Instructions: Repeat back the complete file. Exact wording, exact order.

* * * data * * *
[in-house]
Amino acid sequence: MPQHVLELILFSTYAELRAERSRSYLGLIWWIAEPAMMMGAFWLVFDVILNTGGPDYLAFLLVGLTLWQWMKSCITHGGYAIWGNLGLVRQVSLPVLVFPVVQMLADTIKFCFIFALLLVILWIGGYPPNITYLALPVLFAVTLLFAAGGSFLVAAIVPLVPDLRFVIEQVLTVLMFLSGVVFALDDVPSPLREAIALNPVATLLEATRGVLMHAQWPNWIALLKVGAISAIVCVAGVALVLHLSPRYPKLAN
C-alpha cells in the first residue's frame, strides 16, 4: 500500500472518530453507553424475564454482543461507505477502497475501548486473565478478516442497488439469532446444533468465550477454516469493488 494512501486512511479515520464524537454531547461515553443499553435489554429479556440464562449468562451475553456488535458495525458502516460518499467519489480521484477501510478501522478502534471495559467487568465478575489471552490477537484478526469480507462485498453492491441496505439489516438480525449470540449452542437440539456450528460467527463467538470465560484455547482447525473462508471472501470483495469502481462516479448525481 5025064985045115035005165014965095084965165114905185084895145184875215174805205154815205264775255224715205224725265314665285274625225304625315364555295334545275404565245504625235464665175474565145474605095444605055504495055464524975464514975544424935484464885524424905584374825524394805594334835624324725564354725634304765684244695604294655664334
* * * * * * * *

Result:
[in-house]
Amino acid sequence: MPQHVLELILFSTYAELRAERSRSYLGLIWWIAEPAMMMGAFWLVFDVILNTGGPDYLAFLLVGLTLWQWMKSCITHGGYAIWGNLGLVRQVSLPVLVFPVVQMLADTIKFCFIFALLLVILWIGGYPPNITYLALPVLFAVTLLFAAGGSFLVAAIVPLVPDLRFVIEQVLTVLMFLSGVVFALDDVPSPLREAIALNPVATLLEATRGVLMHAQWPNWIALLKVGAISAIVCVAGVALVLHLSPRYPKLAN
C-alpha cells in the first residue's frame, strides 16, 4: 500500500472518530453507553424475564454482543461507505477502497475501548486473565478478516442497488439469532446444533468465550477454516469493488 494512501486512511479515520464524537454531547461515553443499553435489554429479556440464562449468562451475553456488535458495525458502516460518499467519489480521484477501510478501522478502534471495559467487568465478575489471552490477537484478526469480507462485498453492491441496505439489516438480525449470540449452542437440539456450528460467527463467538470465560484455547482447525473462508471472501470483495469502481462516479448525481 5025064985045115035005165014965095084965165114905185084895145184875215174805205154815205264775255224715205224725265314665285274625225304625315364555295334545275404565245504625235464665175474565145474605095444605055504495055464524975464514975544424935484464885524424905584374825524394805594334835624324725564354725634304765684244695604294655664334